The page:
（英文原文刊於2012年的第十四冊第六期Originally published in dance journal/hk 14-6 in 2012. This is a translation of the Chinese article, not a transcript of the interview done in English)
《舞. 雷雨》德州大劇院演出 攝影：榮軒（圖片由JCNAP 提供）
As a regular attendee of dance productions in Hong Kong, I find the so-called 'dance-drama', a dance format that is quite popular locally especially for big dance companies, a seemingly attractive but also a somewhat dubious idea. It is easy to see why it is popular: a storyline, especially that of a famous and well-liked narrative, is surely helpful for general audiences to appreciate the abstract art form, and therefore good for marketing and audience building. However, as a creative art form, the results are often disappointing. It is easy to understand why it is such a challenging task for dance itself is genetically not good at depicting story details or complicated plots, and as a result, the dance part of a dance-drama is always restricted by the storyline itself, which, in most cases, imposes ideas that are almost impossible to choreograph. Some other more successful works willingly discard the narrative but focus on some ideas abstracted from the story, at the expense of the drama of the work. In many cases, if not all, these works are considered as dance theatre, and not exactly dance-drama. As a result, dance-drama often remains an idealistic art form in Hong Kong that proposes an attractive and interesting challenge to local artists.
More than half a decade ago, in a review of a dance-drama published in dance journal/hk, I suggested an obvious approach to the challenge: the involvement of drama artists, a director or a playwright, might be needed to make a dance-drama successful. Little did I know then that the challenge would be finally tackled successfully not by a dance company but by a drama company.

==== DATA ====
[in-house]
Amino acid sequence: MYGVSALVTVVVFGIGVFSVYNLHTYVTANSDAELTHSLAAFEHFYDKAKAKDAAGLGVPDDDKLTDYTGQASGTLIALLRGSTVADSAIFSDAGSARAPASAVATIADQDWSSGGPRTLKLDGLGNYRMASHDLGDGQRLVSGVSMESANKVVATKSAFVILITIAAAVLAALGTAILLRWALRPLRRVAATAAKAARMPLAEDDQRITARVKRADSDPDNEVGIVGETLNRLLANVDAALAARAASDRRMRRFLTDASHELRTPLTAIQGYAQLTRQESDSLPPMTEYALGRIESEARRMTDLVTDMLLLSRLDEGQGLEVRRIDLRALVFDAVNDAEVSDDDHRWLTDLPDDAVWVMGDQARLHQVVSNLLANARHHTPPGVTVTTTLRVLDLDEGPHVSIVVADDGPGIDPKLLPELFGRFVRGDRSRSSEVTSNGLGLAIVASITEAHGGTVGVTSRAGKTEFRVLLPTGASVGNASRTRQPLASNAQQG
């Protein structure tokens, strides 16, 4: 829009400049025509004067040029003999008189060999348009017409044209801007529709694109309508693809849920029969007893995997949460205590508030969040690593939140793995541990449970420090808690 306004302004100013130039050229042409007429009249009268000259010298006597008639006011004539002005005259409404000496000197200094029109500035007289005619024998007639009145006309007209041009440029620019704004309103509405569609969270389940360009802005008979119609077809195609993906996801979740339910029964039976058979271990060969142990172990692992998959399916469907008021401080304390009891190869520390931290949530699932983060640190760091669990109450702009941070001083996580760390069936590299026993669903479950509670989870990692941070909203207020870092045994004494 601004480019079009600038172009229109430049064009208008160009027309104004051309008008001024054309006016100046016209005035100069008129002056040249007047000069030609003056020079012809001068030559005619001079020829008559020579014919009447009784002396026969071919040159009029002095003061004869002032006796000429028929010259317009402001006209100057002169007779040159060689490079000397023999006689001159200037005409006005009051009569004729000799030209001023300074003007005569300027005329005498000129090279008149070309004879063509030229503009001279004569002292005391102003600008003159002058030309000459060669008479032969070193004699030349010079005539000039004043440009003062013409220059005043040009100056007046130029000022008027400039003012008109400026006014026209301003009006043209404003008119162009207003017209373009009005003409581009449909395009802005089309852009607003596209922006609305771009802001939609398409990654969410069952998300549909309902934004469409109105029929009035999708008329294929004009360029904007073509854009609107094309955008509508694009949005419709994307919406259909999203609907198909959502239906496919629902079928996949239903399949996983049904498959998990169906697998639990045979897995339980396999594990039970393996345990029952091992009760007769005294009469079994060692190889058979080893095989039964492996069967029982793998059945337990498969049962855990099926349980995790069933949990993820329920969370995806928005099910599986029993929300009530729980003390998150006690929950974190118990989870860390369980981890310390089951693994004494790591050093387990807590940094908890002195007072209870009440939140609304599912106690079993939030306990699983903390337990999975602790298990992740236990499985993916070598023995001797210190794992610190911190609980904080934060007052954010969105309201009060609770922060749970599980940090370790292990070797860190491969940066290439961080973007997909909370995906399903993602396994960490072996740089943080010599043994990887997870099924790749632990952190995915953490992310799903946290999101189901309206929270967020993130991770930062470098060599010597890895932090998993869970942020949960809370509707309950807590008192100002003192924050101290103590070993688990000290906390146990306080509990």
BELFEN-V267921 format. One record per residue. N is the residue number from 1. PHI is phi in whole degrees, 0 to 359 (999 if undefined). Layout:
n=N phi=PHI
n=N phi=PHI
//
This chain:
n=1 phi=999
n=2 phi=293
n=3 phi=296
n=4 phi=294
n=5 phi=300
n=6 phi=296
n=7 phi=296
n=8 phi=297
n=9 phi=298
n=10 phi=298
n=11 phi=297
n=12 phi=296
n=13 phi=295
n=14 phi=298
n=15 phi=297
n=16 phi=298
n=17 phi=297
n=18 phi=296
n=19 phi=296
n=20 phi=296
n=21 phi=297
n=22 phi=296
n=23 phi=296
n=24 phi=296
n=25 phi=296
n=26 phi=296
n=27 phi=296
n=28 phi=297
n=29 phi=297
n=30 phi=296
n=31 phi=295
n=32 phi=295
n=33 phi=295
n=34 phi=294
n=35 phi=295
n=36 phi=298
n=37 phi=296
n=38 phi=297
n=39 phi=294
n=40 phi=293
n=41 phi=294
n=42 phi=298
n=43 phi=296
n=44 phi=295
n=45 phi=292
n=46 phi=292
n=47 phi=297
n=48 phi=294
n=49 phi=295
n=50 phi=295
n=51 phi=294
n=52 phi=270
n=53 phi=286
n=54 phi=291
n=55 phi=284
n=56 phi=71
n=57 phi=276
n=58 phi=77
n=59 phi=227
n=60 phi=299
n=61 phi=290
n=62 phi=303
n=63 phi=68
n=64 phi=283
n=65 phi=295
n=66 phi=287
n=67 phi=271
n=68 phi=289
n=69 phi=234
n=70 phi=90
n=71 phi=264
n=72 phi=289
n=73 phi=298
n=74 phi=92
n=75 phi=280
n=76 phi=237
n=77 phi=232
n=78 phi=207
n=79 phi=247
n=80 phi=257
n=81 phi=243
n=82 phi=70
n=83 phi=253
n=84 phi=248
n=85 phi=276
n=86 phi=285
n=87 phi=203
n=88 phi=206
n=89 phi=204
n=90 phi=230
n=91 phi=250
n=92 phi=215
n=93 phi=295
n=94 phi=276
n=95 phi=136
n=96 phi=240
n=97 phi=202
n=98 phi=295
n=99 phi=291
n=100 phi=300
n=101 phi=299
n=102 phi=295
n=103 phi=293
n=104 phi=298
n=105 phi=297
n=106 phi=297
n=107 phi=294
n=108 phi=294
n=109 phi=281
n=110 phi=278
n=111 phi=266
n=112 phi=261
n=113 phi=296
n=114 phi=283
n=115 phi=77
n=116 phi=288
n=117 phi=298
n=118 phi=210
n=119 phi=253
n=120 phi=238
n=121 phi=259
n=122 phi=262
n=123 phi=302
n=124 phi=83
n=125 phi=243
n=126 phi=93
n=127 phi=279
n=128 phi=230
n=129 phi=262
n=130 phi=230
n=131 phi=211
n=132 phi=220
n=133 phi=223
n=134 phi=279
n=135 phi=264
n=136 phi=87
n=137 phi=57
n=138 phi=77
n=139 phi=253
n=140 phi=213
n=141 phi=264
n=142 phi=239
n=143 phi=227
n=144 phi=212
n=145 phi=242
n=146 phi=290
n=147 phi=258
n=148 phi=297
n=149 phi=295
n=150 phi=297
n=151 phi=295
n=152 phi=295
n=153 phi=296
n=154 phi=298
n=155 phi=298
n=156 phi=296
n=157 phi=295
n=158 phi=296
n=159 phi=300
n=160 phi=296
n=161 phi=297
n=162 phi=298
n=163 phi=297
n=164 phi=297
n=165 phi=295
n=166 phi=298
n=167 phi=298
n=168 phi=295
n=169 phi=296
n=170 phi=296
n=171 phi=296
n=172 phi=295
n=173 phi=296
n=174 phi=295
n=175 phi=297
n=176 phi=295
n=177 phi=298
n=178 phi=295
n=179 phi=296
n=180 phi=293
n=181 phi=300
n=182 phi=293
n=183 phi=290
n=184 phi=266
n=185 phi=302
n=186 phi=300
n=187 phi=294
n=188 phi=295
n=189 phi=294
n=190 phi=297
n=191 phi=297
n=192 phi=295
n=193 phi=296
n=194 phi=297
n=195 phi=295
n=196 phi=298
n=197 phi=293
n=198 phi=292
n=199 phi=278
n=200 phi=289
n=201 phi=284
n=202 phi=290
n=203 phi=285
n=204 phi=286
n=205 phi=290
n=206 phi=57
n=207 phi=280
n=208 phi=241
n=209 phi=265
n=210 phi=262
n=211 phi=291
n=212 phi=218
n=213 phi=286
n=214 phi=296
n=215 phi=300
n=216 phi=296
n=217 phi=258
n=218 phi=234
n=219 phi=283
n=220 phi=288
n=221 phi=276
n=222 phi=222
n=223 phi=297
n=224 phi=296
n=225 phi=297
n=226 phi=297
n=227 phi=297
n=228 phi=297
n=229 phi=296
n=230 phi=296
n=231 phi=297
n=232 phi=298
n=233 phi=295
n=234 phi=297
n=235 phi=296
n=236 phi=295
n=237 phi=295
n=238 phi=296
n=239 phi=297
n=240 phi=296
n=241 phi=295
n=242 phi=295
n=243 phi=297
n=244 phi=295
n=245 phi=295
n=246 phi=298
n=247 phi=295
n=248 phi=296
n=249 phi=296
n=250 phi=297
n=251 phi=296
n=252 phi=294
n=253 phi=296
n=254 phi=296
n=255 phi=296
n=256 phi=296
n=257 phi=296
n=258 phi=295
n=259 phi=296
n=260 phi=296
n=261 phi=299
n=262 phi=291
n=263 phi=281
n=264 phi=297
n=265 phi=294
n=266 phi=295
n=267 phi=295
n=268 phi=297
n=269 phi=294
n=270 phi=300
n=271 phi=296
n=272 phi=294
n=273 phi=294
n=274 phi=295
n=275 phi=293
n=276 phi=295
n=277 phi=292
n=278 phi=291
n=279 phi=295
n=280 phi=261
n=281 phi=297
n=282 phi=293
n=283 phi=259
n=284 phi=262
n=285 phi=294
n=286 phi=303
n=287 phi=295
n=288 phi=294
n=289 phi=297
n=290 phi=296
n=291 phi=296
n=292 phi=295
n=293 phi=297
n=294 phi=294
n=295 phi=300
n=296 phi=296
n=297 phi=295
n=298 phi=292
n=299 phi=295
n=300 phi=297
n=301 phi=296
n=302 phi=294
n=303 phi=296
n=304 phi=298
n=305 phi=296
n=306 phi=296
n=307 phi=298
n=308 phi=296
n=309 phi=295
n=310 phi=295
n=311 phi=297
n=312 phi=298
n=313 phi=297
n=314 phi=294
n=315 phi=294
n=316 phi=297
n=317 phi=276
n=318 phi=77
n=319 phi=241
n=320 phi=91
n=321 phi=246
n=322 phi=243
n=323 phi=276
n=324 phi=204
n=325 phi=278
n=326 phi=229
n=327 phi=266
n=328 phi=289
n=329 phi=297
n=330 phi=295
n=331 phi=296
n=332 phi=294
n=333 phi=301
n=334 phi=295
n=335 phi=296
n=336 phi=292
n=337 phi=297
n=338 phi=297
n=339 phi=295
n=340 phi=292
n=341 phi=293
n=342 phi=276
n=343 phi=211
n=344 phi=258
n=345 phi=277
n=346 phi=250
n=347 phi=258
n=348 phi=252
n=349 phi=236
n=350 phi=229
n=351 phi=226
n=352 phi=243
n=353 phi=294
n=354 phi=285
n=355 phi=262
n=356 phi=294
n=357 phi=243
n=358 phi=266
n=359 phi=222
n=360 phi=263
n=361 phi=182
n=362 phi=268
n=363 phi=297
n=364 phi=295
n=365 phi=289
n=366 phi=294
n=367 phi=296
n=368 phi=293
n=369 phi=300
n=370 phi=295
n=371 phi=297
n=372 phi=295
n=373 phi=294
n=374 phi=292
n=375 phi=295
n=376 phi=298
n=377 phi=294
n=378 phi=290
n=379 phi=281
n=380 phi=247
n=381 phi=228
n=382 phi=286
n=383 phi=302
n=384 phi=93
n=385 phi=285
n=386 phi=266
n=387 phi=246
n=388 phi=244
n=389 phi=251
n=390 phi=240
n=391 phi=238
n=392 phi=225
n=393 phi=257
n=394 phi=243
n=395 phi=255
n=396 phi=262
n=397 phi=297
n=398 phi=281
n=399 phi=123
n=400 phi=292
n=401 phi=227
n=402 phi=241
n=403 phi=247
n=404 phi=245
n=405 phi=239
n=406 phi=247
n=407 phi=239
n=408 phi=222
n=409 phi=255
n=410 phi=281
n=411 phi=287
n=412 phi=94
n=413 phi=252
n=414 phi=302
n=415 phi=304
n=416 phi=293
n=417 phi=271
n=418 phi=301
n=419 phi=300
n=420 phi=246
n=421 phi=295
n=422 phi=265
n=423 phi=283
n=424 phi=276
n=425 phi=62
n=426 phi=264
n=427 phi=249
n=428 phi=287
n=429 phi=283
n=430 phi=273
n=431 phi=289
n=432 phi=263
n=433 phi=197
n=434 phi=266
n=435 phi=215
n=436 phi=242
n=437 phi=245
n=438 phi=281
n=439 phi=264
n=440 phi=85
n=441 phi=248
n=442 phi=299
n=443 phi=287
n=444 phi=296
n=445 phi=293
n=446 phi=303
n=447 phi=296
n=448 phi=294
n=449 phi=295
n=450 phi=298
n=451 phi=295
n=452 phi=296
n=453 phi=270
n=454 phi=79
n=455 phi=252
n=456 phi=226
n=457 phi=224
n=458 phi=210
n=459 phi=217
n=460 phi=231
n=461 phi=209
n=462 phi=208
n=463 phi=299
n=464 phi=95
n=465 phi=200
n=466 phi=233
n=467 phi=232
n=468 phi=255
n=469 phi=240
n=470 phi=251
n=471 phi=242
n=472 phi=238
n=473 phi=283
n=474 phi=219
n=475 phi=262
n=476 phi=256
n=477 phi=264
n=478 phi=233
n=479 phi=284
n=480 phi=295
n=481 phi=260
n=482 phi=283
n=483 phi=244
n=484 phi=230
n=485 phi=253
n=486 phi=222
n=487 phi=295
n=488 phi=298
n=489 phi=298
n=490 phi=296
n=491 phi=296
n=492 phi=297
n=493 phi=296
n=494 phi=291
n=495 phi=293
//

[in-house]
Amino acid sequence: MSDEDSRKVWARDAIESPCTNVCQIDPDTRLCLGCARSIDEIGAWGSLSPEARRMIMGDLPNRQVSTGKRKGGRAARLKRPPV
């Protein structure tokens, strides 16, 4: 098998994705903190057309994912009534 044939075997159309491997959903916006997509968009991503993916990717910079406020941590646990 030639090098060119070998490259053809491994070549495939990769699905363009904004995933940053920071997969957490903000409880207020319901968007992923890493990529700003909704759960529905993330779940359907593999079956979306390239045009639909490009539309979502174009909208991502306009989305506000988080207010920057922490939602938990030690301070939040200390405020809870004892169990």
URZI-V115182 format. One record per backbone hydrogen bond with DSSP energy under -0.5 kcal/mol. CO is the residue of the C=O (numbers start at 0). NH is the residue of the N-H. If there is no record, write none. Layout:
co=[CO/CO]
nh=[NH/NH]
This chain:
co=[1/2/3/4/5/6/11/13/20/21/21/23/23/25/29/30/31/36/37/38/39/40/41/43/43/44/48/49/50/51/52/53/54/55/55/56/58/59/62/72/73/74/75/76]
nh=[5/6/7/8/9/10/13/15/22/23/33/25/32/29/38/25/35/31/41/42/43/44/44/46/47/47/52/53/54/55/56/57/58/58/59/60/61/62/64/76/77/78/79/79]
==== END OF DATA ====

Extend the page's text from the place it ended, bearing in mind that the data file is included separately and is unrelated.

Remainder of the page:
Thunderstorm, a famous play written about 80 years ago by renowned Chinese playwright Cao Yu, was re-interpreted into a 'pantomime of modem Chinese dance and physical theatre' by Tang Shu-wing Theatre Studio as a production for the 2012 New Vision Arts Festival. Created by Director Tang Shu-wing and Choreographer Xing Liang, and performed at Hong Kong Cultural Centre Studio Theatre on October 26-28, the work is a perfect demonstration of how a dance-drama should be and how much it can achieve.
《舞・雷雨》首演預告片 Trailer of Thunderstorm Premiere
The foundation of the success, which is its single most important difference from other attempts in dance-drama, is the stripping down of the story into a dramatic essence that is suitable to be rendered by dance. It is true that the story choice helped to make it easier, but the task was still not easy, for it needs true understanding of both art forms to tackle the task effectively. Much thought is also needed to break the story down to a reasonable number of dance scenes. The thoughtfulness is best reflected in the short Prologue, in which characters of the family are arranged sitting on and standing behind a grand and heavy couch in the centre of the stage, seemingly to have their photo taken. The formal composition is soon transformed by shifting gazes, turning hearts, body inclinations, reaching hands, and the complicated relationships of the family members, both open and secret, are revealed. The scene economically and effortlessly solves a major problem faced by all choreographers attempting to create a dance-drama — to explain complicated relationships through movements — and successfully renders a tone to the drama that draws the audience into the narrative.